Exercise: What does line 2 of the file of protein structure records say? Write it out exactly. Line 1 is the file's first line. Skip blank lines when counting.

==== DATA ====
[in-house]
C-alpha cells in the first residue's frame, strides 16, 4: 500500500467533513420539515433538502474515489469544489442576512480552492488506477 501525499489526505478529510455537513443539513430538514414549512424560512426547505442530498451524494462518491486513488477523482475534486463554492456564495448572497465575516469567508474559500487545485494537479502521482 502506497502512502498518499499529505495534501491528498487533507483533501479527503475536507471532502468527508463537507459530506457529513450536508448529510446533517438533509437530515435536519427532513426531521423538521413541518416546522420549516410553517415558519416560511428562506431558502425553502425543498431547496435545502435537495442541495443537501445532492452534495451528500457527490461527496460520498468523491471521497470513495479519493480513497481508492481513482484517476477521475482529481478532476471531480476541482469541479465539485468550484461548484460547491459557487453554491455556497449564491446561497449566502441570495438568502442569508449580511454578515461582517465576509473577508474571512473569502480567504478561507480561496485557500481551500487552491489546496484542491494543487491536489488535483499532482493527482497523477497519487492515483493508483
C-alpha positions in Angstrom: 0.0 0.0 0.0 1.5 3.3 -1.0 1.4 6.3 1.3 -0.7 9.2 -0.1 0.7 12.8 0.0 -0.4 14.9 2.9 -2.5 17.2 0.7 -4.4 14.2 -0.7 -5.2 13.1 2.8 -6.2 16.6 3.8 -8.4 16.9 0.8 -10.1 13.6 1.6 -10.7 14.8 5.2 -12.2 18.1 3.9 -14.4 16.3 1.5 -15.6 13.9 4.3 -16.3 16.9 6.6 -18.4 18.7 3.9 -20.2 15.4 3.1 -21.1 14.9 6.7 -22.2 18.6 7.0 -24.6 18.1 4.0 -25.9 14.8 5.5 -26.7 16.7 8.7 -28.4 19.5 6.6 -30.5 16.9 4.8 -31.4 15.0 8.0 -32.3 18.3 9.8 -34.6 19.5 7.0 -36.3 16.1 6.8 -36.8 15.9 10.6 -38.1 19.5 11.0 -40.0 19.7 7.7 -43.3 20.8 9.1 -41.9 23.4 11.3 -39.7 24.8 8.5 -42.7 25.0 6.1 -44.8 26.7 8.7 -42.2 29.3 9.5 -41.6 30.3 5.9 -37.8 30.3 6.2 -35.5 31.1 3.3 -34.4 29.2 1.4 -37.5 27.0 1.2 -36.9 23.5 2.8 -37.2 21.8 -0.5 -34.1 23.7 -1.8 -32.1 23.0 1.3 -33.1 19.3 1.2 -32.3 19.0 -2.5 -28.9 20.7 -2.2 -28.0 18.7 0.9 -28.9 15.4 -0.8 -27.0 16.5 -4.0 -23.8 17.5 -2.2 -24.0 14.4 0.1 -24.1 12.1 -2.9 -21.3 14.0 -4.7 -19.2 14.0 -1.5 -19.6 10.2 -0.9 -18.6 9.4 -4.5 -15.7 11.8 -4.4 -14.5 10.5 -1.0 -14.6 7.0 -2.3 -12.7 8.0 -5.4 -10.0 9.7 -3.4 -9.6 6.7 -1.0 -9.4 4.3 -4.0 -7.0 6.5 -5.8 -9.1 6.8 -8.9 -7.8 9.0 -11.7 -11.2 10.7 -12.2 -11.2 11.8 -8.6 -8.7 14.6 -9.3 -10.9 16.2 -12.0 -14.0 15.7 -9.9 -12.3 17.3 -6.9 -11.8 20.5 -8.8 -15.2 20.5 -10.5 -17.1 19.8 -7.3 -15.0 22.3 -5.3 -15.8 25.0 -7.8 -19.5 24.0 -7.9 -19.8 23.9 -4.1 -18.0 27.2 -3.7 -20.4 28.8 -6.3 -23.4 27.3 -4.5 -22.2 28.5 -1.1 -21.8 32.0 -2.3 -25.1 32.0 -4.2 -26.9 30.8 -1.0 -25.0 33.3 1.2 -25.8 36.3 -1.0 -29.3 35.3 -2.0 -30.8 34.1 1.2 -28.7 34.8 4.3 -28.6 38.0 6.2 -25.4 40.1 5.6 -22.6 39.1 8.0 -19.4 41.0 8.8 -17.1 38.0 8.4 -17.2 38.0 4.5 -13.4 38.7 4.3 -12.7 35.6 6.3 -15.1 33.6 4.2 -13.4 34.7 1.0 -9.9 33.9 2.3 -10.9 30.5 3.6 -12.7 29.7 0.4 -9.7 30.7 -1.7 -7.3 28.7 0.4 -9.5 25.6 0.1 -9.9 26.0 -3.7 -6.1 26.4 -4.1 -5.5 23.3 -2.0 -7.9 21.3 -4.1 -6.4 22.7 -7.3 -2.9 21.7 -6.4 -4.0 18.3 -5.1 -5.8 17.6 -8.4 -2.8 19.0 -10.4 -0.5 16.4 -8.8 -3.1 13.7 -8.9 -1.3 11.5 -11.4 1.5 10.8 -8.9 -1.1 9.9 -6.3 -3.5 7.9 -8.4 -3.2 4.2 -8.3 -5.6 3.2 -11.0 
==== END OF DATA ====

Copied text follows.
C-alpha cells in the first residue's frame, strides 16, 4: 500500500467533513420539515433538502474515489469544489442576512480552492488506477 501525499489526505478529510455537513443539513430538514414549512424560512426547505442530498451524494462518491486513488477523482475534486463554492456564495448572497465575516469567508474559500487545485494537479502521482 502506497502512502498518499499529505495534501491528498487533507483533501479527503475536507471532502468527508463537507459530506457529513450536508448529510446533517438533509437530515435536519427532513426531521423538521413541518416546522420549516410553517415558519416560511428562506431558502425553502425543498431547496435545502435537495442541495443537501445532492452534495451528500457527490461527496460520498468523491471521497470513495479519493480513497481508492481513482484517476477521475482529481478532476471531480476541482469541479465539485468550484461548484460547491459557487453554491455556497449564491446561497449566502441570495438568502442569508449580511454578515461582517465576509473577508474571512473569502480567504478561507480561496485557500481551500487552491489546496484542491494543487491536489488535483499532482493527482497523477497519487492515483493508483